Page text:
There are no federal rules that is ridiculous.  If this person is in training he has already gone through extensive training about the legal reasons of privacy etc. Honestly customers treat bank employees like they are the plague but are wishy washy when they find out deregulated policys  are in the midst of being changed. And they have a say but do nothing. I doubt "Joe" is about to use any info against your Mother.


Then when we customers start pulling money out of a bank because we cannot have privacy with our "personal" bankers, the banks will have nothing to squawk about...and then watch how quickly other banks start putting privacy rules in place...even though there may not be Federal privacy rules for this situation.

 

I've already discussed this situation with my mother's personal banker yesterday. She apologized and said that it was her fault that she did not send Joe out of the room once my mother and I both raised objections. I explained that we could not discuss the "core" issue with Joe sitting there. We were going to make some changes in her accounts due to personal things going on with my mother. These things are nobody else's business. This is a small town, and we do not want talk while maybe Joe is sitting in a bar after work discussing the day with his buddies.

 

We set up another appointment with this banker after she guaranteed us absolute privacy, but I let her know that my mother was about one inch away from pulling her money out of this bank. My mother grew up during the Great Depression and is not real trustworthy of banks anyway.

A kind gesture can reach a wound that only compassion can heal. ~~ Steve Maraboli
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Re: Questions Regarding Banking Privacy

[ Edited ]

@Yardlie wrote:

@caravaggio wrote:

I spoke with my DD who herself is a Senior financial adviser on her IT security & fraud team and she said the employee Joe should be in the room as a bank employee. If you felt that Joe had some sort of nefarious reason of being there then you should have told the personal banker and manager.  They would have both explained why Joe was there and that he is not out to harm your Mom's money.

 

There are no federal rules that is ridiculous.  If this person is in training he has already gone through extensive training about the legal reasons of privacy etc. Honestly customers treat bank employees like they are the plague but are wishy washy when they find out deregulated policys  are in the midst of being changed. And they have a say but do nothing. I doubt "Joe" is about to use any info against your Mother.


Then when we customers start pulling money out of a bank because we cannot have privacy with our "personal" bankers, the banks will have nothing to squawk about...and then watch how quickly other banks start putting privacy rules in place...even though there may not be Federal privacy rules for this situation.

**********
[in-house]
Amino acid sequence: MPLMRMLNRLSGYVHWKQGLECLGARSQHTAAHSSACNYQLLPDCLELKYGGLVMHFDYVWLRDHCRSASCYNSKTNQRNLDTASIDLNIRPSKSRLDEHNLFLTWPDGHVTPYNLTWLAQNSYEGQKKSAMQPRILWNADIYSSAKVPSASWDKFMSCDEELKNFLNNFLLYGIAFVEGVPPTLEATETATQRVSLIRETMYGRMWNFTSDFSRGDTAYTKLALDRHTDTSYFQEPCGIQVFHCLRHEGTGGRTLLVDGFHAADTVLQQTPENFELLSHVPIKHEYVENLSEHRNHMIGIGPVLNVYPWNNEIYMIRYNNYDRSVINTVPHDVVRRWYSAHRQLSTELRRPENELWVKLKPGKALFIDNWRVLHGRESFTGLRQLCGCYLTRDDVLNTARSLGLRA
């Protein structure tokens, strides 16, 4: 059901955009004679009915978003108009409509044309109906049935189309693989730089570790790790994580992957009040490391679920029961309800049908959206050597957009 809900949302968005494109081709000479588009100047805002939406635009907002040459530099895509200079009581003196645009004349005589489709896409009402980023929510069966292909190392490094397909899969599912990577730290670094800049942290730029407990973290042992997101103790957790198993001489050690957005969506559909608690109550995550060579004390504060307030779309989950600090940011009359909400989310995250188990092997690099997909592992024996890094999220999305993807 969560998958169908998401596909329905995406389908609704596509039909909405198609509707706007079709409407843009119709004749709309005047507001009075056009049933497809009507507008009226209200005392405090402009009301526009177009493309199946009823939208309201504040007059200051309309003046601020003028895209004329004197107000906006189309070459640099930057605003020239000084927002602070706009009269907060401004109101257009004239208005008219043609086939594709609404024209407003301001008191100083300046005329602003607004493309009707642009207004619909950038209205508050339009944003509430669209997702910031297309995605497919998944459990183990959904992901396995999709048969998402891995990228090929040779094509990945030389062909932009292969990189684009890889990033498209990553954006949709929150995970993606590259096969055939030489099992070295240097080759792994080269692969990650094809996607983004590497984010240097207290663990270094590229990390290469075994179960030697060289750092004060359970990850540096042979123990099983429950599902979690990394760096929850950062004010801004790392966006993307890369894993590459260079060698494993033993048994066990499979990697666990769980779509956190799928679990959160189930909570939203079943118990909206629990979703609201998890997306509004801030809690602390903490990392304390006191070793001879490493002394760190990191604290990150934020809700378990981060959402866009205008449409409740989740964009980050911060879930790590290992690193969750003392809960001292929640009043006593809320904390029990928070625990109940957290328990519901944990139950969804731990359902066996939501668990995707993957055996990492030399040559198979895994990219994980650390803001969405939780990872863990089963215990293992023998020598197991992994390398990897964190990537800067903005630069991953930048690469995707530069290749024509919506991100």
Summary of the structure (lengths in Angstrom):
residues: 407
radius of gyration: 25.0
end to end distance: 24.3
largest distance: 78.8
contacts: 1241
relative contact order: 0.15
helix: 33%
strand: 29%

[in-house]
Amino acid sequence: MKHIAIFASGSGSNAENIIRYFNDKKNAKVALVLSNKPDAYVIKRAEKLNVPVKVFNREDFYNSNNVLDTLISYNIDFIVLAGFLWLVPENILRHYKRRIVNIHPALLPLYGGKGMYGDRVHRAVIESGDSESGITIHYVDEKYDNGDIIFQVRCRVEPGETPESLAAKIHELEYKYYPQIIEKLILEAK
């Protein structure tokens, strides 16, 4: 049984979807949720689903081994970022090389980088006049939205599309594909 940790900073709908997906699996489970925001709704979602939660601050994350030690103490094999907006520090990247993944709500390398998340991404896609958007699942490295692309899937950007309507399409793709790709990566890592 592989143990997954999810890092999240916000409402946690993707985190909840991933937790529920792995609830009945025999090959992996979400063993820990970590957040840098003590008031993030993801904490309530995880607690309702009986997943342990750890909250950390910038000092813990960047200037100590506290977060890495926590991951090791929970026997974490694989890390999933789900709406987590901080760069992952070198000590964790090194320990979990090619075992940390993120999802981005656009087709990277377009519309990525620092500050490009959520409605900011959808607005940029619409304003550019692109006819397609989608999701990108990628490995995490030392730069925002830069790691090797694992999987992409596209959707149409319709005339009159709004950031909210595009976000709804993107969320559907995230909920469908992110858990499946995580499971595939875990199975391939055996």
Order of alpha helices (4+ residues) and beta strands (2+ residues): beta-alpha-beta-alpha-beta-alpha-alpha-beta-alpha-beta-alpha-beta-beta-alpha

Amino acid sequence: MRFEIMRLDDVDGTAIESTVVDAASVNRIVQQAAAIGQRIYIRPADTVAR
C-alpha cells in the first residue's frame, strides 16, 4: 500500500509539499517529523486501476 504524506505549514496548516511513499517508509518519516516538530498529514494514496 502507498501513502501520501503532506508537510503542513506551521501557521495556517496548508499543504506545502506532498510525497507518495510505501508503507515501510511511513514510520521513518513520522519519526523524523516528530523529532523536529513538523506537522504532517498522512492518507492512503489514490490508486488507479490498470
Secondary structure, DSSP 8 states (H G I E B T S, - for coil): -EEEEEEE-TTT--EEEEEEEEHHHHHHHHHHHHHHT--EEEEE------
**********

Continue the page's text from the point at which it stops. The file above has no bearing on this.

I've already discussed this situation with my mother's personal banker yesterday. She apologized and said that it was her fault that she did not send Joe out of the room once my mother and I both raised objections. I explained that we could not discuss the "core" issue with Joe sitting there. We were going to make some changes in her accounts due to personal things going on with my mother. These things are nobody else's business. This is a small town, and we do not want talk while maybe Joe is sitting in a bar after work discussing the day with his buddies.

 

We set up another appointment with this banker after she guaranteed us absolute privacy, but I let her know that my mother was about one inch away from pulling her money out of this bank. My mother grew up during the Great Depression and is not real trustworthy of banks anyway.


Do what you want all banks are the same. A lot of your verbiage is written to enforce your narrative and we have to take your word a to what the banker said. You are so insulting to think that "Joe" is going to go run and tell your Mothers intimate stories. I would not want to be your banker since you came in with a chip on your shoulder towards the bank and a unfounded distrust of its employees. You seem to look down on them as if they are all untrustworthy gossipers or thieves. Again banking regulations happen because the consumer allows it through their votes. So maybe your mom should keep her stash under her mattress. FYI, Bank employees would get fired on the spot for talking about customers business. Seriously this isn't a TV show. 

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Re: Questions Regarding Banking Privacy

there is probably nothing to stop the "personal banker" from discussing the situation with the trainee AFTER the client/customer leaves. again, how is the trainee supposed to learn if he/she doesnt get the experience?  it has to come from someone and somewhere. if you trust your bank, you should be able to trust every single person who works there, otherwise, you should probably move your money/investments.